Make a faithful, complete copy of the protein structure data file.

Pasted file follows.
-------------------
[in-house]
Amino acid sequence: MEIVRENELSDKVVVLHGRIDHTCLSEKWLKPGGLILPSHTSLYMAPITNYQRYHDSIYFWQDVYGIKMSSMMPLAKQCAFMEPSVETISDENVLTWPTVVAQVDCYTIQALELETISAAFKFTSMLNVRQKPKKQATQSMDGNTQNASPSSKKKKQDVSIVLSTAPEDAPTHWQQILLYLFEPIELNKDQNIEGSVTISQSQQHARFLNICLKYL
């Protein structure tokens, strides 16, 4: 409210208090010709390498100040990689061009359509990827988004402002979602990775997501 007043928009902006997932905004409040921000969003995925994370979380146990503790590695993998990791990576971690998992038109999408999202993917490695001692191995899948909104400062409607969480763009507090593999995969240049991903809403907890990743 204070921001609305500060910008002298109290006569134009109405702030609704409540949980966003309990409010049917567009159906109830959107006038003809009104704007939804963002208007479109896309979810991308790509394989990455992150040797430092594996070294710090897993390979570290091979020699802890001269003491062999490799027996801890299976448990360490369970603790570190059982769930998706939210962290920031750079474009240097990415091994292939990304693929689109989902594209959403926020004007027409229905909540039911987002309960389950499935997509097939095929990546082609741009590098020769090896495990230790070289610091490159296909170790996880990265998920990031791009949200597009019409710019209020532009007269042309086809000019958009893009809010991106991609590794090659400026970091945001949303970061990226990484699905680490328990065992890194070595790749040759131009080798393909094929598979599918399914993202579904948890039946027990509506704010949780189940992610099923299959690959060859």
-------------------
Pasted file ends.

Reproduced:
[in-house]
Amino acid sequence: MEIVRENELSDKVVVLHGRIDHTCLSEKWLKPGGLILPSHTSLYMAPITNYQRYHDSIYFWQDVYGIKMSSMMPLAKQCAFMEPSVETISDENVLTWPTVVAQVDCYTIQALELETISAAFKFTSMLNVRQKPKKQATQSMDGNTQNASPSSKKKKQDVSIVLSTAPEDAPTHWQQILLYLFEPIELNKDQNIEGSVTISQSQQHARFLNICLKYL
């Protein structure tokens, strides 16, 4: 409210208090010709390498100040990689061009359509990827988004402002979602990775997501 007043928009902006997932905004409040921000969003995925994370979380146990503790590695993998990791990576971690998992038109999408999202993917490695001692191995899948909104400062409607969480763009507090593999995969240049991903809403907890990743 204070921001609305500060910008002298109290006569134009109405702030609704409540949980966003309990409010049917567009159906109830959107006038003809009104704007939804963002208007479109896309979810991308790509394989990455992150040797430092594996070294710090897993390979570290091979020699802890001269003491062999490799027996801890299976448990360490369970603790570190059982769930998706939210962290920031750079474009240097990415091994292939990304693929689109989902594209959403926020004007027409229905909540039911987002309960389950499935997509097939095929990546082609741009590098020769090896495990230790070289610091490159296909170790996880990265998920990031791009949200597009019409710019209020532009007269042309086809000019958009893009809010991106991609590794090659400026970091945001949303970061990226990484699905680490328990065992890194070595790749040759131009080798393909094929598979599918399914993202579904948890039946027990509506704010949780189940992610099923299959690959060859």